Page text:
In the end, everything can be taken from a man except what he has here [points to his head] – from no one; even if he is killed. And if one dies, it remains in others, and it will never be erased. And when it is analyzed, history will recognize it. You must remember, you must know the liberators: the persecuted, the executed, the destroyed, the exterminated. And look where they are now.

Speech from the Cage” on September 24, 199234

About a week after his arrest, the Chairman was taken to a cage to be brought before a military court by hooded individuals who tried to make him look like an animal. Instead, the President gave a speech for the partisans of the Communist Party of Peru, for the heroic Peruvian people and communists around the world, which we reproduce:

Comrades of the Communist Party of Peru! Fighters of the People‘s Guerrilla Army! Peruvian People!

We are living historic moments, each of us knows that this is the case, let us not fool ourselves. In these moments we must strengthen all forces to confront difficulties and continue carrying out our tasks. And we must conquer the goals! The successes! The victory! That is what is to be done.

We are here as children of the people and we are fighting in these trenches, they are also trenches of combat, and we do it because we are communists! Because here we are defending the interests of the people, the principles of the Party, and the people‘s war. That is what we do, we are doing it and will continue to do so!

We are here in these circumstances. Some think this is a great defeat. They are dreaming! We tell them to keep on dreaming. It is simply a bend, nothing more, a bend in the road! The road is long and we shall arrive. We shall triumph! You shall see it! You shall see it!

We should continue the tasks established by the 3rd Plenary Session of the Central Committee. A glorious plenary session! You should know that these accords are already being implemented and that will continue. We shall continue applying the 4th Strategic Development Plan of the People‘s War to Conquer Power, we shall continue developing the 6th Military Plan to Build the Conquest of Power, that will continue; that is a task! We shall carry it out because of what we are and because of the obligation we have with the proletariat and the people!

We clearly say that today the democratic road has begun to develop as a road of liberation, as a road of people‘s liberation! That is the circumstance in which we are unfolding. We should think with a great sense of history, we must stop closing our eyes. Let us look at reality, let us look at the history of Peru. Let us look at the last three centuries of Peru. We should think about it. Look at the 18th century, look at the 19th century, look at the 20th century and understand them! Those who don‘t understand them are going to be blind and the blind don‘t serve the country, they don‘t serve Peru!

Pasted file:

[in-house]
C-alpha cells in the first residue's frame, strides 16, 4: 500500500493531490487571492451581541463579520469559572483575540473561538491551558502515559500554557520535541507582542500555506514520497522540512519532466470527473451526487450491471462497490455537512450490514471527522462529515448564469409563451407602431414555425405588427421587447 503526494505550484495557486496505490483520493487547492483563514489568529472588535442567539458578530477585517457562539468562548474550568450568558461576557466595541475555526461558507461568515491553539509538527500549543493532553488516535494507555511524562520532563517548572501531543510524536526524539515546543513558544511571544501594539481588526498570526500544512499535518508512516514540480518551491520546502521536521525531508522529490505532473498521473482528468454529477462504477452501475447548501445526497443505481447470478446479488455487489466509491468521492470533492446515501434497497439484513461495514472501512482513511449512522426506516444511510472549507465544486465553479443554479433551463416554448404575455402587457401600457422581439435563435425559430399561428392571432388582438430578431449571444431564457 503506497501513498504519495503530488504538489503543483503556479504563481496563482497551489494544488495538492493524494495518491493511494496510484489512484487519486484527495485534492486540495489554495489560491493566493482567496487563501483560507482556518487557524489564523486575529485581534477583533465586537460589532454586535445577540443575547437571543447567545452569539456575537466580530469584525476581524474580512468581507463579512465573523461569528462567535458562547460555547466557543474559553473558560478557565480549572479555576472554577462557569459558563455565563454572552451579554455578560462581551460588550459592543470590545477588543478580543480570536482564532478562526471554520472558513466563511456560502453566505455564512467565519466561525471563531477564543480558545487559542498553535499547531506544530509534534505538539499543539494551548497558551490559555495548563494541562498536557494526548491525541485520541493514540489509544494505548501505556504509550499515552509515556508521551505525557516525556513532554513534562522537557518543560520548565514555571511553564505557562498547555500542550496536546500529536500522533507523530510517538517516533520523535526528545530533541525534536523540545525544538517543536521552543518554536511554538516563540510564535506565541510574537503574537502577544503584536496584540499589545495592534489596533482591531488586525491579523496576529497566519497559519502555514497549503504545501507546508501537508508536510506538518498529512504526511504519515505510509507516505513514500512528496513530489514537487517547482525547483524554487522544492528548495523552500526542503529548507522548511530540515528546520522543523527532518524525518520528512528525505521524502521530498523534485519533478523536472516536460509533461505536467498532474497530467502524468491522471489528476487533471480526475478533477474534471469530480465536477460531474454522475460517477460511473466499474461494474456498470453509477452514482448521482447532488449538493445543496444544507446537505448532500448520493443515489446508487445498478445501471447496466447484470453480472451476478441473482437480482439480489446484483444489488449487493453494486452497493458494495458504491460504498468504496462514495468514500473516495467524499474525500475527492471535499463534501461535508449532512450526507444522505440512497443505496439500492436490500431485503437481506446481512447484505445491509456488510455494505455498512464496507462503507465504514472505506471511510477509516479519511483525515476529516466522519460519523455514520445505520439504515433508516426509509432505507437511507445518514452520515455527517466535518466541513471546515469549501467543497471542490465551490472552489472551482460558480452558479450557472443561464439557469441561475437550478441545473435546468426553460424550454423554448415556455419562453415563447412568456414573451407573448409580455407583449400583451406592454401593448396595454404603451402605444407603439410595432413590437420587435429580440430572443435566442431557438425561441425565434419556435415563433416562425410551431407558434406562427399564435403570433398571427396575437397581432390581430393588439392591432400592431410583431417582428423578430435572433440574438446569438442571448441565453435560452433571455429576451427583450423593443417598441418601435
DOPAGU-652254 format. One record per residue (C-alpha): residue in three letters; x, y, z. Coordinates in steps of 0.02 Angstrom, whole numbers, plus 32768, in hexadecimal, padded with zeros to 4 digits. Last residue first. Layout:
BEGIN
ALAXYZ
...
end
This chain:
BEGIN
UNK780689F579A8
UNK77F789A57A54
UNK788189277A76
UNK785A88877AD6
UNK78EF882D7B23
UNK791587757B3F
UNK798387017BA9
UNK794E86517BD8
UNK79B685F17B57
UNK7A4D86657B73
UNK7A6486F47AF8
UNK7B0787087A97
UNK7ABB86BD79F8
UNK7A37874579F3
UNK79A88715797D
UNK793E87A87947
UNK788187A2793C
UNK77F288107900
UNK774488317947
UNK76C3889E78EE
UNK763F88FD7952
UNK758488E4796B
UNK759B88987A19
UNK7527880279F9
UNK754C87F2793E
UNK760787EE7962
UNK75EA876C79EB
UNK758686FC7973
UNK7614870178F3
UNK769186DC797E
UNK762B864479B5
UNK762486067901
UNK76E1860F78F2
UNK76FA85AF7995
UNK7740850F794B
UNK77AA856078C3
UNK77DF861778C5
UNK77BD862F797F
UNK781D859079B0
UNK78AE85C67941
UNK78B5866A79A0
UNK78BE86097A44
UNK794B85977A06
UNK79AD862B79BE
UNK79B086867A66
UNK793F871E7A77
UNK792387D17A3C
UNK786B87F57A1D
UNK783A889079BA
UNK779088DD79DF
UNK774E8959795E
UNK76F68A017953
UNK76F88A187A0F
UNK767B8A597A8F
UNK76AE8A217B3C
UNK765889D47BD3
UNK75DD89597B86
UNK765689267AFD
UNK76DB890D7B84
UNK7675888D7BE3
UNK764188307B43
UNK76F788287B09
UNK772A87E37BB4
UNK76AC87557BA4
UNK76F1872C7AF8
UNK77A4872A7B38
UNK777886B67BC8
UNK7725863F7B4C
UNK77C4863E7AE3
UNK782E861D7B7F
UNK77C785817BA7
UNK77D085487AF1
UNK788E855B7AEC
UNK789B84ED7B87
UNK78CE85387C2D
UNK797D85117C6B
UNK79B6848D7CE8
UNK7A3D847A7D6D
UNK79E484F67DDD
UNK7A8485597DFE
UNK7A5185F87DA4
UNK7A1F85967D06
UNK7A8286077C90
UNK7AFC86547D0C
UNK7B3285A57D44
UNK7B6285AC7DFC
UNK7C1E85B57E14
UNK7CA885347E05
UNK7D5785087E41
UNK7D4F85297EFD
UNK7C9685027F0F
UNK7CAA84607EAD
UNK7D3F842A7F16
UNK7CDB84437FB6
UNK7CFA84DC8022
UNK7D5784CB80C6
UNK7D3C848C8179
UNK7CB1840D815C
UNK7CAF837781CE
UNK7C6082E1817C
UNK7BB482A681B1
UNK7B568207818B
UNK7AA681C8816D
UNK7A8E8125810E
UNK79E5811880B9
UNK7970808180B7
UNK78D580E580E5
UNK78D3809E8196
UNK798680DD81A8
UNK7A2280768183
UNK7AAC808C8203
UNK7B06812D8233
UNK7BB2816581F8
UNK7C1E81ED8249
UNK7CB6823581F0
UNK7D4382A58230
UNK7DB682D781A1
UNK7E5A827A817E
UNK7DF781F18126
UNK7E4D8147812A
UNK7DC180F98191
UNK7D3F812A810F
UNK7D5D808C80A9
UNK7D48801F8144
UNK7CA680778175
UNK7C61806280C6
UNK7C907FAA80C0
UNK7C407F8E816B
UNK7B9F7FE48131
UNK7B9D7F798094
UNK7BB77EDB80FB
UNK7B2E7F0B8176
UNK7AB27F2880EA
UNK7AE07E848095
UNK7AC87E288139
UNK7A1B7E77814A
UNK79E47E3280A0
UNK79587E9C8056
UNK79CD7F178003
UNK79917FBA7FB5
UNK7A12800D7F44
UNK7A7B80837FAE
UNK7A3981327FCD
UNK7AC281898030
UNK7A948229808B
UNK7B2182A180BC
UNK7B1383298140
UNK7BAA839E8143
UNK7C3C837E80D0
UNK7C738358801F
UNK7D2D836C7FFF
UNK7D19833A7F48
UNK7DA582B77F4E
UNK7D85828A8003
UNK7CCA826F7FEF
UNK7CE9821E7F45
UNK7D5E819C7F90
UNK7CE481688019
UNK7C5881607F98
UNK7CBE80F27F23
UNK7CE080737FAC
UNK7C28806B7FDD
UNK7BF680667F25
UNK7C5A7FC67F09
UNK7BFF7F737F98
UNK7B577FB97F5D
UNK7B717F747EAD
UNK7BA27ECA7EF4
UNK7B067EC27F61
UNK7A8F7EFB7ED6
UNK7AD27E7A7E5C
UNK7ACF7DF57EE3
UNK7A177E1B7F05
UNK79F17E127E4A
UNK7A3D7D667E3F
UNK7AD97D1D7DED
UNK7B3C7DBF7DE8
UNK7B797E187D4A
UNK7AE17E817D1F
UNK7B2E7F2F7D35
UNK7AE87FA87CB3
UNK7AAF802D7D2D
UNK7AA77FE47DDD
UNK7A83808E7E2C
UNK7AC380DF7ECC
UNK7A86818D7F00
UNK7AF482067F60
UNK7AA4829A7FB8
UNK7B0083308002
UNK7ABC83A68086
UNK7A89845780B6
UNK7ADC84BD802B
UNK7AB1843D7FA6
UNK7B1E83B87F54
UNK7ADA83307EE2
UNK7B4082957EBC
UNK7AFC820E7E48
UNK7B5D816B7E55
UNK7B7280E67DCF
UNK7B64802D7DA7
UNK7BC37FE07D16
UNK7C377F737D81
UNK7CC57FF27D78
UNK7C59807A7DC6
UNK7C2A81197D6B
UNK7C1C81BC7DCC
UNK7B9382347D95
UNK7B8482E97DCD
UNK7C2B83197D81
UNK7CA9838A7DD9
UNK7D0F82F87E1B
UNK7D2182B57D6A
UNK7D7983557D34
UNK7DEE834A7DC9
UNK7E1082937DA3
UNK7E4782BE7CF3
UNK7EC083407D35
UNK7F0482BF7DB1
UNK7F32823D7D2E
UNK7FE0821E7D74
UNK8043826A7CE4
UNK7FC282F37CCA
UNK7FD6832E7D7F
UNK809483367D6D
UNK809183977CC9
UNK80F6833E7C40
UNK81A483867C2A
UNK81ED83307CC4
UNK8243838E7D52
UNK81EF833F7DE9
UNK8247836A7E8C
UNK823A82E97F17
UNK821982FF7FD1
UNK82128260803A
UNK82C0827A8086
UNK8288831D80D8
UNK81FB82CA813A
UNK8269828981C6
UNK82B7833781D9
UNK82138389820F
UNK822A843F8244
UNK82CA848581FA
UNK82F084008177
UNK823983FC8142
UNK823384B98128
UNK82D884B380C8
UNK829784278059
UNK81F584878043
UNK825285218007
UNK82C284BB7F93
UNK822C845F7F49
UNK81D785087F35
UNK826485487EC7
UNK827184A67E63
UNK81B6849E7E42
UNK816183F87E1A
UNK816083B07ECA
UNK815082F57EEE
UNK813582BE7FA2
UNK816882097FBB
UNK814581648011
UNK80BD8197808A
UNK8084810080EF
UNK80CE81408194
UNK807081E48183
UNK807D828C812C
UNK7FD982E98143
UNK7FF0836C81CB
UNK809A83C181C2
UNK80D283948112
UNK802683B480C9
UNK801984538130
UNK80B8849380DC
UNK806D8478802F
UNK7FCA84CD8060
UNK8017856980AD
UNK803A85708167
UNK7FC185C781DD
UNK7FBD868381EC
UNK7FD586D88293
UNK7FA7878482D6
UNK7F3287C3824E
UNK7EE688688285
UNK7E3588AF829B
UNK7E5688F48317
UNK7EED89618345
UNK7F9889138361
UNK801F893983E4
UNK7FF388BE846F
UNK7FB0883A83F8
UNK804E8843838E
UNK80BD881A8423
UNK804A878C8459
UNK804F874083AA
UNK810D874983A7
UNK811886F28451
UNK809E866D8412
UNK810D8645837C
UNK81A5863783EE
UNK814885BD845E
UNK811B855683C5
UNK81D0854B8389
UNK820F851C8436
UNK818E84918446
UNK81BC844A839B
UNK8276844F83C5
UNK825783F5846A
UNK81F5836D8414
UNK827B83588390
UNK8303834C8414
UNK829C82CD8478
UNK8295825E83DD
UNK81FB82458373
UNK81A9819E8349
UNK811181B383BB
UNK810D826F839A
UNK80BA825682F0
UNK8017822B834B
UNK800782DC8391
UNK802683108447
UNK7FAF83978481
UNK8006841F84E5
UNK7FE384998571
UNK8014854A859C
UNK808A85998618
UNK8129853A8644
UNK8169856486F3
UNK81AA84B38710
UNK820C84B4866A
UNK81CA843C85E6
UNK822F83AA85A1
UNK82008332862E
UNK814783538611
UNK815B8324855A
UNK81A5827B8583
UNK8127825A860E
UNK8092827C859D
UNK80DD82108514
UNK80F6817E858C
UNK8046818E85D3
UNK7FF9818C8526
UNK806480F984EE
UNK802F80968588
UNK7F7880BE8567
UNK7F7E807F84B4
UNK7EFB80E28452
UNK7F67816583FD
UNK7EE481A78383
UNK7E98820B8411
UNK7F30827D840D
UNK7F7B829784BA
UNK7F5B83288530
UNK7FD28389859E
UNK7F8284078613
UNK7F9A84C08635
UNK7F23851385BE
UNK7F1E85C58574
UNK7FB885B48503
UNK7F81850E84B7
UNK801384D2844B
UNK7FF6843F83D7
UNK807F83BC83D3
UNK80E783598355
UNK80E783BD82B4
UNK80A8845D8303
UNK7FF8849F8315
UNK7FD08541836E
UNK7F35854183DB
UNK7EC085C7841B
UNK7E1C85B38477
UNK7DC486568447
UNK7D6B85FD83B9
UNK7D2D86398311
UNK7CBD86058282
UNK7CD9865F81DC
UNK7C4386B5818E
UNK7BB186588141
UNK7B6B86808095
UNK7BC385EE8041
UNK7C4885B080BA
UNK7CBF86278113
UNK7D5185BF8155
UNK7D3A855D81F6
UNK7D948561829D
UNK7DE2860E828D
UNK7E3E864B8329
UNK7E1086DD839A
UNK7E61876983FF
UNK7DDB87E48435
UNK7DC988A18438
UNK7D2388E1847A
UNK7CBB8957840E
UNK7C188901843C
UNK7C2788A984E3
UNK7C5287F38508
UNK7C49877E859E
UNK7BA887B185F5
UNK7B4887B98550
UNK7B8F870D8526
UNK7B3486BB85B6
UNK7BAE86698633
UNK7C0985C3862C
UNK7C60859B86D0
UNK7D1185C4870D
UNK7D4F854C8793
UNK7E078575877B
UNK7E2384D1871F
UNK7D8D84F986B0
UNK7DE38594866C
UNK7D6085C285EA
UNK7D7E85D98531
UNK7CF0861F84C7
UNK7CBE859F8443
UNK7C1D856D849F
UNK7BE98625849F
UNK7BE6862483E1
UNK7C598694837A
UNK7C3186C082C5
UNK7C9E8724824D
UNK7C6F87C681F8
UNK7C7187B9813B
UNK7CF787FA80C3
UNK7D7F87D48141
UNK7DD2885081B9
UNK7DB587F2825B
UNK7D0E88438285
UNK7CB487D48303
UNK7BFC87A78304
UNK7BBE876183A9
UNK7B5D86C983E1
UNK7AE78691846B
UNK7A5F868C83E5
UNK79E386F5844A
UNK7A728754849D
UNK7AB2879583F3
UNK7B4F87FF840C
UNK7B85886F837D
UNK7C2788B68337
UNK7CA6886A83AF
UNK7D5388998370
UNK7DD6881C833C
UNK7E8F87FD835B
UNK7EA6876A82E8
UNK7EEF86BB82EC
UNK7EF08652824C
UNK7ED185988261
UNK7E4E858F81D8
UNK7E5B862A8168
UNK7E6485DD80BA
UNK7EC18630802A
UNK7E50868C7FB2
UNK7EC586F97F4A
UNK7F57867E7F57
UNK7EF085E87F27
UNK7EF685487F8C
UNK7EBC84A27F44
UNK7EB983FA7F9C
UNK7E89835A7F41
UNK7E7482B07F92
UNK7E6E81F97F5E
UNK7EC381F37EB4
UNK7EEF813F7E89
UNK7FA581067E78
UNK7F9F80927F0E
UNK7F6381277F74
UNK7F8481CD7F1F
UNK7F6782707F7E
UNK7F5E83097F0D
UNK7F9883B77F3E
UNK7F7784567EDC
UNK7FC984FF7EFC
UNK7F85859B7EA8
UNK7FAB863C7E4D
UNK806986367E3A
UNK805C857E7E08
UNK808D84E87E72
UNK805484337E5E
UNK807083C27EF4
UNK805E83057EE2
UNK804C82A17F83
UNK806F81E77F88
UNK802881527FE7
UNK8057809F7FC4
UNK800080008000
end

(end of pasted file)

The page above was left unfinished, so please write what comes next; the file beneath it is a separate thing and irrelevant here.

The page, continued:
We believe that the 18th century was a very clear lesson. Think about this. There was a dominator. It was Spain and where did that bloodsucking domination bring us? To a very profound crisis, as a consequence of which Peru was divided. From there come the origins of today‘s Bolivia. It is not our invention but facts.

Fine, the last century, English domination. Where did their rivalry with France take us? To another big crisis: the 1870s. The result? War with Chile. We must not forget it! And what happened? We lost territory. Our nation suffered a schism despite the blood shed by heroes and the people. We must learn from this!

The 20th century. How are we doing? In the 20th century we are dominated by imperialism, mainly North American, this is real, everyone knows it. And where has it brought us? It is reminiscent of the 1920s, here and now, in the worst crisis of the entire history of the Peruvian people. Learning the lesson of past centuries, what can we think? Once more the nation is at risk, once more the republic is at risk, once more our territory is at risk. It can easily be lost, and to interests. This is the situation; this is where they have brought us. But we have a fact, a Peruvian revolution, a people‘s war, and it is advancing, and will continue to do so. Where have we gotten with this? To a strategic stalemate. And we must understand this well. It is a strategic stalemate! It solidifies itself in an essential situation. What have 12 years served for? To plainly show before the world and mainly before the Peruvian people, that the Peruvian State, the old Peruvian State, is a paper tiger that is rotten to the core. That has been proven!